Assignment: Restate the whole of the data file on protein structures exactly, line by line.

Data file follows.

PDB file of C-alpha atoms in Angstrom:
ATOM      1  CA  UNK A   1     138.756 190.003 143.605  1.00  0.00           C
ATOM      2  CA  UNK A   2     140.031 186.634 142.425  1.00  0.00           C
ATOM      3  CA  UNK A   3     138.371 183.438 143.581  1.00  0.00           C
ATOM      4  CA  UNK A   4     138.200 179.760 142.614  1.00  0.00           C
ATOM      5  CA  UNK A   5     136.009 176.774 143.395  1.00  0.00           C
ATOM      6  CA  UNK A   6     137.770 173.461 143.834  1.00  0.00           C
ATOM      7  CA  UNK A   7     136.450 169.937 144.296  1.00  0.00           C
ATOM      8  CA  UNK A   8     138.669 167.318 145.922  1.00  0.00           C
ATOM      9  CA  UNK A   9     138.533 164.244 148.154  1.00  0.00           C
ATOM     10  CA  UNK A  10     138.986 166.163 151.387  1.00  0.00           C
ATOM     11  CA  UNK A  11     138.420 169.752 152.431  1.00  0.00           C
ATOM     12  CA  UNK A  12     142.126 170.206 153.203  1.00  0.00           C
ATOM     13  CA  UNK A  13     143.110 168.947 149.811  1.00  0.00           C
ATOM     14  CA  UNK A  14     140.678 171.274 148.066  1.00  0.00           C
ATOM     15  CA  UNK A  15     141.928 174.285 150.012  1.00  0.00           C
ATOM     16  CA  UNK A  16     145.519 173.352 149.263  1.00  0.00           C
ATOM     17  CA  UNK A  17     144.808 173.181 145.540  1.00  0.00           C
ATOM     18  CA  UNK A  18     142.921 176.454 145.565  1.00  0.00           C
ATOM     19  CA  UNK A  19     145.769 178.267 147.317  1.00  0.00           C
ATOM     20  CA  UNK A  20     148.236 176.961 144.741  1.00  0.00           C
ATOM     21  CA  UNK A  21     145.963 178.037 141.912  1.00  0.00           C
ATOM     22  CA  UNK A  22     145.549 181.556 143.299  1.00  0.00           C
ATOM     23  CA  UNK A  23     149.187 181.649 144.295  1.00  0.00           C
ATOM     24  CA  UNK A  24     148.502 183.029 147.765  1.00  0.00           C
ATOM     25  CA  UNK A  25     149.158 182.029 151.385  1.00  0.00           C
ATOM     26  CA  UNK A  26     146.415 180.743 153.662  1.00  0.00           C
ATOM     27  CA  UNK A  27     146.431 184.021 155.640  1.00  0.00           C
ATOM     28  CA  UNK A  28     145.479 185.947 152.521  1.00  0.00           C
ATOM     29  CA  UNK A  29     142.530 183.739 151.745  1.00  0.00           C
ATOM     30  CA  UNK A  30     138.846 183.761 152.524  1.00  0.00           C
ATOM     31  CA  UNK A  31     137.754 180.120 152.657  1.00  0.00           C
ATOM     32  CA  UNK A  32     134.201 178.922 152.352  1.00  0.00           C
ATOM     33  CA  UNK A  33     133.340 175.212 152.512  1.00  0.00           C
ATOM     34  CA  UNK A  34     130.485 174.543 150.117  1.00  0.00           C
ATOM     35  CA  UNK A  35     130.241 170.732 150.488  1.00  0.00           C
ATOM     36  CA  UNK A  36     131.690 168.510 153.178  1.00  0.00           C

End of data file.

PDB file of C-alpha atoms in Angstrom:
ATOM      1  CA  UNK A   1     138.756 190.003 143.605  1.00  0.00           C
ATOM      2  CA  UNK A   2     140.031 186.634 142.425  1.00  0.00           C
ATOM      3  CA  UNK A   3     138.371 183.438 143.581  1.00  0.00           C
ATOM      4  CA  UNK A   4     138.200 179.760 142.614  1.00  0.00           C
ATOM      5  CA  UNK A   5     136.009 176.774 143.395  1.00  0.00           C
ATOM      6  CA  UNK A   6     137.770 173.461 143.834  1.00  0.00           C
ATOM      7  CA  UNK A   7     136.450 169.937 144.296  1.00  0.00           C
ATOM      8  CA  UNK A   8     138.669 167.318 145.922  1.00  0.00           C
ATOM      9  CA  UNK A   9     138.533 164.244 148.154  1.00  0.00           C
ATOM     10  CA  UNK A  10     138.986 166.163 151.387  1.00  0.00           C
ATOM     11  CA  UNK A  11     138.420 169.752 152.431  1.00  0.00           C
ATOM     12  CA  UNK A  12     142.126 170.206 153.203  1.00  0.00           C
ATOM     13  CA  UNK A  13     143.110 168.947 149.811  1.00  0.00           C
ATOM     14  CA  UNK A  14     140.678 171.274 148.066  1.00  0.00           C
ATOM     15  CA  UNK A  15     141.928 174.285 150.012  1.00  0.00           C
ATOM     16  CA  UNK A  16     145.519 173.352 149.263  1.00  0.00           C
ATOM     17  CA  UNK A  17     144.808 173.181 145.540  1.00  0.00           C
ATOM     18  CA  UNK A  18     142.921 176.454 145.565  1.00  0.00           C
ATOM     19  CA  UNK A  19     145.769 178.267 147.317  1.00  0.00           C
ATOM     20  CA  UNK A  20     148.236 176.961 144.741  1.00  0.00           C
ATOM     21  CA  UNK A  21     145.963 178.037 141.912  1.00  0.00           C
ATOM     22  CA  UNK A  22     145.549 181.556 143.299  1.00  0.00           C
ATOM     23  CA  UNK A  23     149.187 181.649 144.295  1.00  0.00           C
ATOM     24  CA  UNK A  24     148.502 183.029 147.765  1.00  0.00           C
ATOM     25  CA  UNK A  25     149.158 182.029 151.385  1.00  0.00           C
ATOM     26  CA  UNK A  26     146.415 180.743 153.662  1.00  0.00           C
ATOM     27  CA  UNK A  27     146.431 184.021 155.640  1.00  0.00           C
ATOM     28  CA  UNK A  28     145.479 185.947 152.521  1.00  0.00           C
ATOM     29  CA  UNK A  29     142.530 183.739 151.745  1.00  0.00           C
ATOM     30  CA  UNK A  30     138.846 183.761 152.524  1.00  0.00           C
ATOM     31  CA  UNK A  31     137.754 180.120 152.657  1.00  0.00           C
ATOM     32  CA  UNK A  32     134.201 178.922 152.352  1.00  0.00           C
ATOM     33  CA  UNK A  33     133.340 175.212 152.512  1.00  0.00           C
ATOM     34  CA  UNK A  34     130.485 174.543 150.117  1.00  0.00           C
ATOM     35  CA  UNK A  35     130.241 170.732 150.488  1.00  0.00           C
ATOM     36  CA  UNK A  36     131.690 168.510 153.178  1.00  0.00           C